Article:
This is because Ant has deliberately moved to a platform provision of APIs, apps and analytics since the mid-2010s on a global basis. They provide the back and middle office services for many of the big and small banks in China, as well as mobile and platform services for leading financial firms of the world such as PayTM, Kakao Pay, Ascent Money and more.
That strategy was formalised just a few years ago but is showing strongly in the numbers now and into the future. So, maybe we should think of Ant Financial as more of an FIS than a PayPal or Square.
Interestingly, in this context, is the China-US trade frictions. Originally, Ant might have listed on Wall Street but has determined not to and the tensions are making things even more strained … even though these tensions have been bubbling for a while. For example, in 2018, Ant Financial wanted to expand its global operations by acquiring MoneyGram but the US Government blocked the acquisition, on the basis of US armed forces data being potentially abused by Chinese interference, amongst other reasons.
Ant Financial acquired the similar-to-but-not MoneyGram organisation Worldfirst, headquartered in the then more China-friendly UK, who dropped their US operations to allow the deal to go through.
It makes it interesting for me as the regulatory requirements of a global company with strong ties to the People’s Republic of China (PRC) get interesting. If the PRC promote Central-Bank Digital Currencies (CBDCs) and require Ant and Alipay to use such CBDCs as their preferred transaction mechanism: is that just for mainland China or worldwide? If China determines to sanction US firms and shutdown cross-border operations with tariffs, how does that affect Alipay and Ant transactions that move from RMB to USD to EUR and more? Currently, Alipay operates 27 currencies and it shouldn’t matter … but, just wondering how the US-China political equation might impact, after seeing what’s happened to Huawei and TikTok, has to be a factor.
These are the possible downside risks long-term that are noted in the filing but, based upon what I’ve seen so far of the way in which Ant Financial has progressed, they will be dealt with. However, like Apple and others, if you’re a global firm with big exposures in all geographies, if those geographies become fractious and full of friction, you tread very carefully.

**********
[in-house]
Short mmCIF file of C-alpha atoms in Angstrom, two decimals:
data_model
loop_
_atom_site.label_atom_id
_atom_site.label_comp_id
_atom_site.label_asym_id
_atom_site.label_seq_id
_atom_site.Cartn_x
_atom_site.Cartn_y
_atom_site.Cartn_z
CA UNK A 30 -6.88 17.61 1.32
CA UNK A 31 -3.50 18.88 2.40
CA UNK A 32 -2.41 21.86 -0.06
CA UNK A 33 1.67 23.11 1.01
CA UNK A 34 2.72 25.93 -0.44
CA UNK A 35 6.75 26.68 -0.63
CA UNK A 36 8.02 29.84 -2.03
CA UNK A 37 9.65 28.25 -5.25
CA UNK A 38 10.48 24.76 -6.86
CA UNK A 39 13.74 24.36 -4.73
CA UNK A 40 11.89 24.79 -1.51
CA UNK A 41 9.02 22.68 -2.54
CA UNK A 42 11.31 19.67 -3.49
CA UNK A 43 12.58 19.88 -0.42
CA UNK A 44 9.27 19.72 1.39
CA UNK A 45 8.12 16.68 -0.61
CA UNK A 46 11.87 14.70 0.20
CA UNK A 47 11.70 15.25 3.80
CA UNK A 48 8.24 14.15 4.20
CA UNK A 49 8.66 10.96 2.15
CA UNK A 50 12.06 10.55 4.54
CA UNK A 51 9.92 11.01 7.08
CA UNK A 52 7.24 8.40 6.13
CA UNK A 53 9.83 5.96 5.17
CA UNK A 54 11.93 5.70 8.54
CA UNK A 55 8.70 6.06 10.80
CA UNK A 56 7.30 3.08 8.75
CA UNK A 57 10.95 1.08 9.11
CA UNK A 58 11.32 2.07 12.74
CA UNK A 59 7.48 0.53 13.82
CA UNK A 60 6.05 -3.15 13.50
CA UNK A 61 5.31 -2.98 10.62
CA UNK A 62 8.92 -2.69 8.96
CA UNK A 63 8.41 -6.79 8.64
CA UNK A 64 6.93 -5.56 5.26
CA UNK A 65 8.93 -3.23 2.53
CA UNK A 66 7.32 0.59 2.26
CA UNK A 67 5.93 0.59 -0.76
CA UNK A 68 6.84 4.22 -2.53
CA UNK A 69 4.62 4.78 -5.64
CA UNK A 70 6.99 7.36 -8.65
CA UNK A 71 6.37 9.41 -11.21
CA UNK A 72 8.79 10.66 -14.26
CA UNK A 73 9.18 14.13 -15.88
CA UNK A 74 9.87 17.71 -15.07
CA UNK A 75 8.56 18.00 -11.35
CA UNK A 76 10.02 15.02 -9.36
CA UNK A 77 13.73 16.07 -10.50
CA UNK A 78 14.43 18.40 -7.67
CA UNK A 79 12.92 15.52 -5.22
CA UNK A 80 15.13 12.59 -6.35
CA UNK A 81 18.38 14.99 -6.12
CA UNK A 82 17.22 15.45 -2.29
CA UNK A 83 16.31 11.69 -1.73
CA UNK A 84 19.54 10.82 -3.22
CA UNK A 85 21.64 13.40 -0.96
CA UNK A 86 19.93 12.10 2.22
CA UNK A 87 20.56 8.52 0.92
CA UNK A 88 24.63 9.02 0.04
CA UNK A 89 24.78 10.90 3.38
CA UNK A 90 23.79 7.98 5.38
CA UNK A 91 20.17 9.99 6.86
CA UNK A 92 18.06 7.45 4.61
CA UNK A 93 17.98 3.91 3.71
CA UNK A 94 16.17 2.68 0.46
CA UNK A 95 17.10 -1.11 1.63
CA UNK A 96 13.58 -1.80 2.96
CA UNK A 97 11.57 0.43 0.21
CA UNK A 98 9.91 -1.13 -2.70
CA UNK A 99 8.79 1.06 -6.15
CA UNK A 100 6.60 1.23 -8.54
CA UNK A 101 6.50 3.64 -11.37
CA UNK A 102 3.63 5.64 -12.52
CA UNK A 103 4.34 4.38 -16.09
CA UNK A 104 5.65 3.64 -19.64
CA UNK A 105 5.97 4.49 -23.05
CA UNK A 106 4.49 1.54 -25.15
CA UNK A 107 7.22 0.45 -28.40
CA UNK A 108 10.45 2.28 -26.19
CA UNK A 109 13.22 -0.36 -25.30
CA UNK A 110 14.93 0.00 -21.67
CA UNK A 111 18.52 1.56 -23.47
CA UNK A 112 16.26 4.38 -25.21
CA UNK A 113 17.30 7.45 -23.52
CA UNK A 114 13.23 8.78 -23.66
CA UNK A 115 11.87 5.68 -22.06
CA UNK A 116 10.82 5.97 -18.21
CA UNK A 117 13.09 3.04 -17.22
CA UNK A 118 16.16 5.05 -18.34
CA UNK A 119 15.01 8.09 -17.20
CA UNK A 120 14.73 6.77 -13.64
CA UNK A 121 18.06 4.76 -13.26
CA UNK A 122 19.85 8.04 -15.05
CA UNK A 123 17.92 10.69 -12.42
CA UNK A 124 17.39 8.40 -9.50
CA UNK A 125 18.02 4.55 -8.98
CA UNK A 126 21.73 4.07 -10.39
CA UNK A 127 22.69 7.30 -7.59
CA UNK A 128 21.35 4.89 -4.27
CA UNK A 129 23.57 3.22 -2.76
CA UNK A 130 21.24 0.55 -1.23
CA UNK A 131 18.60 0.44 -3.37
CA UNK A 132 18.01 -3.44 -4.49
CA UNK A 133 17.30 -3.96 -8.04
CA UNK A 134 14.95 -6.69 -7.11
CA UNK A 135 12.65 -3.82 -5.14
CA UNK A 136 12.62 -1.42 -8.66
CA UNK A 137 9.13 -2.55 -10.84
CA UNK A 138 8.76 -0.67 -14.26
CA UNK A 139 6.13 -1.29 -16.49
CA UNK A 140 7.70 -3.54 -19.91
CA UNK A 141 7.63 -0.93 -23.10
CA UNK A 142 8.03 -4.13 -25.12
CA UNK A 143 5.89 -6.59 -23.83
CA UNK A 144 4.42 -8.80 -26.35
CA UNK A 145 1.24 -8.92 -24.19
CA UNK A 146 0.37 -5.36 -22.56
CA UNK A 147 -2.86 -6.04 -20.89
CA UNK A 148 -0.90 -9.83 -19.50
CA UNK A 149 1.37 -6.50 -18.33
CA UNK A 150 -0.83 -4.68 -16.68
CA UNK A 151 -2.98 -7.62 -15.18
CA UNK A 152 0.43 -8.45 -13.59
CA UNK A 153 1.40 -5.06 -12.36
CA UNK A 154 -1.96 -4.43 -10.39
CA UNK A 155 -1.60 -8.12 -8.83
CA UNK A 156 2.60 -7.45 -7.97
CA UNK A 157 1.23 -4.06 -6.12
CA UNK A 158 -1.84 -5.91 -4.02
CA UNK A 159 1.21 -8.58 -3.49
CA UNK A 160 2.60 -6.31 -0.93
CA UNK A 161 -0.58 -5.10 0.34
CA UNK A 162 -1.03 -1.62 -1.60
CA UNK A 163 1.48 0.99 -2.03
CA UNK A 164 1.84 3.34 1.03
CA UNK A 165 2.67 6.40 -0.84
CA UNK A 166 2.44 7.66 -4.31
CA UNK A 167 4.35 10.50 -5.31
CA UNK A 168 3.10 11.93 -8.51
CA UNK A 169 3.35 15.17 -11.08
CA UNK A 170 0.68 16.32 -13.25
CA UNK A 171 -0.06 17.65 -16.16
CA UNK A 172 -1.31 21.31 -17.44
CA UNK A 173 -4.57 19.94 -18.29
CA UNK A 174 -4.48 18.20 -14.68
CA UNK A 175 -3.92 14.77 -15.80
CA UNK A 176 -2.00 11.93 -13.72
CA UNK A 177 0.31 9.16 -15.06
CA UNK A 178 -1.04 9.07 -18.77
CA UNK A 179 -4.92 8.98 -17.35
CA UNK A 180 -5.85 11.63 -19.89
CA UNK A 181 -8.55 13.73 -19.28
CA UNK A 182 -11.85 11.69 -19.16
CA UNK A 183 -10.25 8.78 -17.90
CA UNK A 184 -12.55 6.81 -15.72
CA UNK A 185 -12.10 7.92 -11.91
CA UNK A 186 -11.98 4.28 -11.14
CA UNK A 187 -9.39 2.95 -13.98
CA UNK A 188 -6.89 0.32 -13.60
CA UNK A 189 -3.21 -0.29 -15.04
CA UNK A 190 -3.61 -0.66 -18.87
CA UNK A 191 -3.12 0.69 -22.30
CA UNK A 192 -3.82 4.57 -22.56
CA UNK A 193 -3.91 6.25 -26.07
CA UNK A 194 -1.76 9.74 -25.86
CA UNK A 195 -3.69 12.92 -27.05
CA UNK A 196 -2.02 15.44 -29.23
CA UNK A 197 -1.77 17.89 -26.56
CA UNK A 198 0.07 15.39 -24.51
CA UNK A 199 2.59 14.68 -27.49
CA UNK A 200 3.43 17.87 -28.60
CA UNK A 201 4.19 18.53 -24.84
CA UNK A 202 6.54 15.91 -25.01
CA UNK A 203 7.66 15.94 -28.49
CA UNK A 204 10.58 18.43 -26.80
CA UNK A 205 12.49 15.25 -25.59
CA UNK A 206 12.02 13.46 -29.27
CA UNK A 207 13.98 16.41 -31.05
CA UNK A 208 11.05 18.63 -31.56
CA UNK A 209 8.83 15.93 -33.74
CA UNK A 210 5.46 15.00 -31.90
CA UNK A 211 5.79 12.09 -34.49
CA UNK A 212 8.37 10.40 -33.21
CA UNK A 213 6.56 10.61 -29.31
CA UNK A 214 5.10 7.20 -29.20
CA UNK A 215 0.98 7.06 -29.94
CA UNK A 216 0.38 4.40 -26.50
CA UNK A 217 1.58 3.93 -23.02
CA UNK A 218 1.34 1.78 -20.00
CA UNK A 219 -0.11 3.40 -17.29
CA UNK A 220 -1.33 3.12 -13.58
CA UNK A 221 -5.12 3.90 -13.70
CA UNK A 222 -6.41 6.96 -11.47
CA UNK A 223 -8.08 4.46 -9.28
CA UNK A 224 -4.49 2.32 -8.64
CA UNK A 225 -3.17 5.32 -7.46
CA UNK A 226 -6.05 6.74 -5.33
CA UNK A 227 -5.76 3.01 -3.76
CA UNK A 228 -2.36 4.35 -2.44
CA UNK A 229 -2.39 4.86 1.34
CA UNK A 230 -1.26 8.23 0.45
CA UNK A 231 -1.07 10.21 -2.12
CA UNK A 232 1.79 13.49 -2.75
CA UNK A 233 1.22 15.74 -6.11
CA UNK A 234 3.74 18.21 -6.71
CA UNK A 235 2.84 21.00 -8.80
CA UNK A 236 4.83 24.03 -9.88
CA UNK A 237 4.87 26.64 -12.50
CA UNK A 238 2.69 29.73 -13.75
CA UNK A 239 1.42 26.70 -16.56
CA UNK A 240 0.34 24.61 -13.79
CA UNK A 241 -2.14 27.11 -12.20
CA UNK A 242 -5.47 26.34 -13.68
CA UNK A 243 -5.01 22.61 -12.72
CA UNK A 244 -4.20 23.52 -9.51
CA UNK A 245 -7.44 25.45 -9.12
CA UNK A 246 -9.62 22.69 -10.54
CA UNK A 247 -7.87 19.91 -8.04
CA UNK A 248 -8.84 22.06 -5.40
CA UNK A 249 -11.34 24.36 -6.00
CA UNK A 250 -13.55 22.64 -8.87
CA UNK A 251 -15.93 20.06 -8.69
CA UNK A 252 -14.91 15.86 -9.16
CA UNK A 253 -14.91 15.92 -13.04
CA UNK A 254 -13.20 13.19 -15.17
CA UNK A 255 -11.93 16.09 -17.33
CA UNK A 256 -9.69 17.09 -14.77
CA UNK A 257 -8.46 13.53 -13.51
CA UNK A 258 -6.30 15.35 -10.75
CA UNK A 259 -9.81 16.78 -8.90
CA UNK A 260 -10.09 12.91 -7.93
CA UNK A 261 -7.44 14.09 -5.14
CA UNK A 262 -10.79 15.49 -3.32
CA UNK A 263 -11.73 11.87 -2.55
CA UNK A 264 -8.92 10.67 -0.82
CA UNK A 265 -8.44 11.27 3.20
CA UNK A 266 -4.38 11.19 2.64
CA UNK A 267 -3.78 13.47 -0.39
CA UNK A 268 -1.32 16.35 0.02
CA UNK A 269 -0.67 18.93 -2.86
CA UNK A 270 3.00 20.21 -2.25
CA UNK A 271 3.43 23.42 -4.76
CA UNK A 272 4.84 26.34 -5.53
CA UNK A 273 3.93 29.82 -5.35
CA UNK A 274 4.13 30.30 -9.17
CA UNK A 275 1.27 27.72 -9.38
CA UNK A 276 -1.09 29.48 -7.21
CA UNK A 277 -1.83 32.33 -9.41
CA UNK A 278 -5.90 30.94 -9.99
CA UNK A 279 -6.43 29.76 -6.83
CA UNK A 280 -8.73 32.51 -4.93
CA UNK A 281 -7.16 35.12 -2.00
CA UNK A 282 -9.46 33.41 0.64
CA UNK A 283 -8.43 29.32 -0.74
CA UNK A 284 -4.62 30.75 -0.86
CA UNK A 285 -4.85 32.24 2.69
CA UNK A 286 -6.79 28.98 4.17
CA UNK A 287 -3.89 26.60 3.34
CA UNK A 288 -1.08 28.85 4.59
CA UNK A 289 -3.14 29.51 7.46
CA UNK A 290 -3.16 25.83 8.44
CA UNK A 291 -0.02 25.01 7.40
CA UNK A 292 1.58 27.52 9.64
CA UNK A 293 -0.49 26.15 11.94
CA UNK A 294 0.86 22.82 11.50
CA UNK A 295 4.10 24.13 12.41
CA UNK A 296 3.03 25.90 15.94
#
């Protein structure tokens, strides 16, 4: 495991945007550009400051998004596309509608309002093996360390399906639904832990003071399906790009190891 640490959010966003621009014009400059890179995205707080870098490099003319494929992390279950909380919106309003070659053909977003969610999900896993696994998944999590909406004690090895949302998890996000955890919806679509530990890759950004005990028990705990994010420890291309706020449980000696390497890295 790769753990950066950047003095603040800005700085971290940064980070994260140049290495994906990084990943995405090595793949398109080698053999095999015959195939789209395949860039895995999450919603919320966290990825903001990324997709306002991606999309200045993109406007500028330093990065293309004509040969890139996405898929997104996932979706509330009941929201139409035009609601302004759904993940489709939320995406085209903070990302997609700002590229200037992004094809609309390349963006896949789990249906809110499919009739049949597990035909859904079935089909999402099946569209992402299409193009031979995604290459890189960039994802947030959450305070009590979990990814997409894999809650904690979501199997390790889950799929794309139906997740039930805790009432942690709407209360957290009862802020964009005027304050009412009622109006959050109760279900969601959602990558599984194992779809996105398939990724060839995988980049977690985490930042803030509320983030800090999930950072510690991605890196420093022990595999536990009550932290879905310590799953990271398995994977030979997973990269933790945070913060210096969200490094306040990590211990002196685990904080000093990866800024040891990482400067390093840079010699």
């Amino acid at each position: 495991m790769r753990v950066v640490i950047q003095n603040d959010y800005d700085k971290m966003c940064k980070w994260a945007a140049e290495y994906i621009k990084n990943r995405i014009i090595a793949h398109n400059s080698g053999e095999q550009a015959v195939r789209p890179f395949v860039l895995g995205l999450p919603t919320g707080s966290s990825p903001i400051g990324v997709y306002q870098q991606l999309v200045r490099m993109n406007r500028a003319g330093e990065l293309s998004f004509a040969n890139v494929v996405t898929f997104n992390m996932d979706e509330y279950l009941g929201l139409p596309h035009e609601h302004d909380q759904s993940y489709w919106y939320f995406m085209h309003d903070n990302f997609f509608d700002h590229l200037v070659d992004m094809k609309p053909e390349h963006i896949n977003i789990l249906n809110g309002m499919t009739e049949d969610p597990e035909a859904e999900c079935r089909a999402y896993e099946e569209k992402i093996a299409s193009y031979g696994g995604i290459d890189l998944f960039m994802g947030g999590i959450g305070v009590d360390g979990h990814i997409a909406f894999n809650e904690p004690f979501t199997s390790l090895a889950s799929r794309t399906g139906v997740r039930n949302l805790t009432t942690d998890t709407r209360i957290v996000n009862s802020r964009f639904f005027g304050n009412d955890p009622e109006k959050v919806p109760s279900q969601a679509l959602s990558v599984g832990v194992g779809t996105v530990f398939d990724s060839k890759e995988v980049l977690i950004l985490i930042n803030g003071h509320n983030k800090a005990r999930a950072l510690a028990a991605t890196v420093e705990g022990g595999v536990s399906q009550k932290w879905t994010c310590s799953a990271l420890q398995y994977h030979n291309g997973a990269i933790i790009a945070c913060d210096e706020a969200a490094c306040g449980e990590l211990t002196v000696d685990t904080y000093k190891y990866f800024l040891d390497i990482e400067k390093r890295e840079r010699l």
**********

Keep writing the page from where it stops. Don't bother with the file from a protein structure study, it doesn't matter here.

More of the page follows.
The only other issue with the IPO is that influence of Jack Ma, Alibaba, the internal structure and the history. Even after the IPO, almost 90% of Ant Financial will be owned by internal interests that relate to individuals and employees within the Alibaba and Ant Group:
19 executives within Alibaba and Ant Financial will become make significant gains and some will be overnight billionaires: Jack Ma’s Ant Stake is worth $25.3 billion; Lucy Peng ($4.8 billion); Eric Jing ($2.9billion); Zhaoxi Lu ($2.2billion); Xiaofeng Shao ($2.2billion); Trudy Dai ($1.8billion); Eddie Wu ($1.8billion); Judy Tong ($1.7billion); Daniel Zhang ($1.7billion); Shuai Wang ($1.6billion); Yijie Peng ($1.6billion); Simon Hu ($1.5billion); Jian Wang ($1.5billion); Luyuan Fan ($1.4billion); Sara Yu ($1.3billion); Maggie Wu ($1.3billion); Jianhang Jin ($1.2billion); Li Cheng ($1.2b); and Ming Zeng ($1.1b).
Fair enough. Nothing wrong with that and I don’t have an issue with this, but some do. For example, the hangover stench of the way Ant Financial was spun off from Alibaba and out of the hands of Yahoo and other investors interests.
Nevertheless, I personally believe the firm is fantastic and reluctantly raise these questions purely for fairness and objectivity. I have no answers. My only answer is that if you’re not buying into a firm that tripled in value in three years, then are you missing out on a good opportunity?